How the Best Teams Keep Good Ideas Alive - Deepstash
How the Best Teams Keep Good Ideas Alive

How the Best Teams Keep Good Ideas Alive


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How the Best Teams Keep Good Ideas Alive

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Many leaders feel stuck

Many leaders know that employee perspectives are vital for retention and innovation, but they struggle to create a culture where employees can voice their ideas and see them through.

There are several tactics leaders and their teams can use to ensure good ideas are implemented.


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Good intentions are not enough when it comes to implementing employees' ideas. People are encouraged to share ideas, but leaders often find many reasons for rejecting them. Research shows that asking people to share ideas that don't go anywhere can discourage employees and even cause them to quit.

Lower-power team members can have their voiced ideas reach implementation with the help of a collective, social process named voice cultivation.

Five tactics can resuscitate initially rejected ideas: Amplifying, developing, legitimizing, exemplifying and issue-raising.


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Publicly repeating someone else's good idea can help push an idea forward. This is particularly true for those trying to influence authority figures.

For example, a nurse shared how overwhelmed she was with clinic calls that limited her in-clinic nursing work. The doctor thanked her for her proposed strategies but rejected her idea because the problem was too big and "couldn't be fixed." The idea lingered and other team members kept bringing up the nurses' idea. Eventually, they started experimenting with different strategies.


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Sometimes giving an idea the benefit of the doubt is enough. Asking clarifying questions can help team members and others better understand the ideas.

The difficulties and opportunities posed by an idea that stands out to some team members may be invisible to others. Developing one another’s ideas helps make them understandable across the team.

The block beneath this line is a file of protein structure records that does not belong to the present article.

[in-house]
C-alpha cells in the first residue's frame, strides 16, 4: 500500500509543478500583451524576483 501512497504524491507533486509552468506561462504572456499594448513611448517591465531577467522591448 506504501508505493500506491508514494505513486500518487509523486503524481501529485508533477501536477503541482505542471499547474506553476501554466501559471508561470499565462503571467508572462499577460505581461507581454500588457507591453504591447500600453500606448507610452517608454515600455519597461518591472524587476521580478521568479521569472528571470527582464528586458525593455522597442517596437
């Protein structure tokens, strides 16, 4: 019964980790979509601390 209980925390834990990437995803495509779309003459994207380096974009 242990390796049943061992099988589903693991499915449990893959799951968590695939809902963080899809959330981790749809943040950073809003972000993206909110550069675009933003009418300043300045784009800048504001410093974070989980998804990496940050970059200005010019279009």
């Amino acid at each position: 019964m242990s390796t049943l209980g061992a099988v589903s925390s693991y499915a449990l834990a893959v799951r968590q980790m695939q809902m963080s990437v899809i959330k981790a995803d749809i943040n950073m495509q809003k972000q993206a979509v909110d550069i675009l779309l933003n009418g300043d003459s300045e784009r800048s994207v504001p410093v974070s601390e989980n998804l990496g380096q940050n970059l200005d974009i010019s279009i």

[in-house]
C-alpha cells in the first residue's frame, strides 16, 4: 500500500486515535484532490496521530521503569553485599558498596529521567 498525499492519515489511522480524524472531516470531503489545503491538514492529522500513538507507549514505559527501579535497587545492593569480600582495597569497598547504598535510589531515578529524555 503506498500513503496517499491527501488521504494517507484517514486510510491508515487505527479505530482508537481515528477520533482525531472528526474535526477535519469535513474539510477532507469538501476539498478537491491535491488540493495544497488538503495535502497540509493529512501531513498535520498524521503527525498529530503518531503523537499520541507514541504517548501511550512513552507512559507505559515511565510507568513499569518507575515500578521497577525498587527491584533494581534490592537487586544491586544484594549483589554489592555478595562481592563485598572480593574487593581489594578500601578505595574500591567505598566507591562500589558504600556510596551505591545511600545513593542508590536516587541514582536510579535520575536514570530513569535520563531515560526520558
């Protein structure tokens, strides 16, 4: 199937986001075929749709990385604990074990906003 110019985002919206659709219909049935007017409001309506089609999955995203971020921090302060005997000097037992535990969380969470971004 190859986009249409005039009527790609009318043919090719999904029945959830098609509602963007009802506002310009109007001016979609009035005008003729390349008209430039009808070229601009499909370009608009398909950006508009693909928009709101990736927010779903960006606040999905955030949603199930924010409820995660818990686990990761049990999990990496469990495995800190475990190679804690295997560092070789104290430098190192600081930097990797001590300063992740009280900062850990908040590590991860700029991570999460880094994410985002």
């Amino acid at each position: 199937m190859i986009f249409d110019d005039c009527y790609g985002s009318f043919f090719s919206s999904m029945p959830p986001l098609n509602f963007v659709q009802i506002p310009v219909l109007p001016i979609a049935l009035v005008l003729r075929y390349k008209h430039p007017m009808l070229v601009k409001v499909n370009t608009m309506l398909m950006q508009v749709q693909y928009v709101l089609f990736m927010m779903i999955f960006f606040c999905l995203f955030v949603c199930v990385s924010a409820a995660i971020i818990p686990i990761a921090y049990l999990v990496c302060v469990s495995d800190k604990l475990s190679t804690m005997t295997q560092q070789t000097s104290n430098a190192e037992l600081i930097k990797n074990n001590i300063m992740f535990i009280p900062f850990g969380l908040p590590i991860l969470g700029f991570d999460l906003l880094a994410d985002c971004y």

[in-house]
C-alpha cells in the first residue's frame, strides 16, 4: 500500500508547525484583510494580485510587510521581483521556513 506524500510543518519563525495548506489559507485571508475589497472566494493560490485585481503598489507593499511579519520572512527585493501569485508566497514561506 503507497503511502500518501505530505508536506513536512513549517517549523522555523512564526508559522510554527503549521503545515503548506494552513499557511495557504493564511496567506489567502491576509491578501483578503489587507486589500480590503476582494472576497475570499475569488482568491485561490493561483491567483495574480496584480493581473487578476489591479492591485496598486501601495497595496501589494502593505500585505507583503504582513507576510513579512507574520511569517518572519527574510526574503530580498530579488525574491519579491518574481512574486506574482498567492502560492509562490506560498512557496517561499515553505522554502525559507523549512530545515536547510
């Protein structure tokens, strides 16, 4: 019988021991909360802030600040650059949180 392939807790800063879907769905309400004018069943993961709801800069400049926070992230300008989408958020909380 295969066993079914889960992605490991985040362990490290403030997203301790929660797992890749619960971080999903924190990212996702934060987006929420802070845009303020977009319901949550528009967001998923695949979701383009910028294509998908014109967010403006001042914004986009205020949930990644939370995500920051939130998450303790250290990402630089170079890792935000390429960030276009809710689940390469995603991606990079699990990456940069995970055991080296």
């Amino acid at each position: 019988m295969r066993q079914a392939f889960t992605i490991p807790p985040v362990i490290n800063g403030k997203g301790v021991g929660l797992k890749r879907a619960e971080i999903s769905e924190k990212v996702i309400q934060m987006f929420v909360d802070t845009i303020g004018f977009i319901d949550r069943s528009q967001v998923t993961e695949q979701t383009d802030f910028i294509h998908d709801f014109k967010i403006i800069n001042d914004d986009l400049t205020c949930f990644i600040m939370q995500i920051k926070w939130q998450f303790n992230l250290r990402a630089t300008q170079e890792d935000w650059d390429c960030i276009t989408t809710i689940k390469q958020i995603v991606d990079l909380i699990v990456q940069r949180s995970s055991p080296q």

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Vouching for ideas you believe is essential for success.

Team members can keep ideas alive by sharing examples of a similar personal experience, sharing how a similar idea worked at a competitor, or by describing how the idea could be beneficial to their organisation.


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An idea that was previously rejected can be revived by showing preliminary evidence that the idea is feasible and important.

If you're lower in the organisational hierarchy, take the initiative to demonstrate in small ways how an idea can work in practice or collect data that can prompt discussions to keep an idea alive.


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Supporting an idea does not mean unconditional support. Publicly mentioning the weaknesses associated with an idea can also keep it alive by giving allies the chance to openly create solutions and address concerns directly.

Issue-raising is about acknowledging that an idea might take time and work to find its footing.


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To ensure employees' good ideas get a better chance at implementation, leaders can introduce voice cultivation to their teams.

  • Set the tone so that team members can build each other up.
  • Promote teamwork rather than competition by rewarding team members when they develop other's good ideas.
  • Provide practical behaviours the team can engage in
  • Create accountability structures outside of the leaders’ good intentions.
  • Give meaning to critical issues that others may lack the language to articulate.
  • Voice cultivating tactics are most powerful when employees know why an idea was initially rejected.


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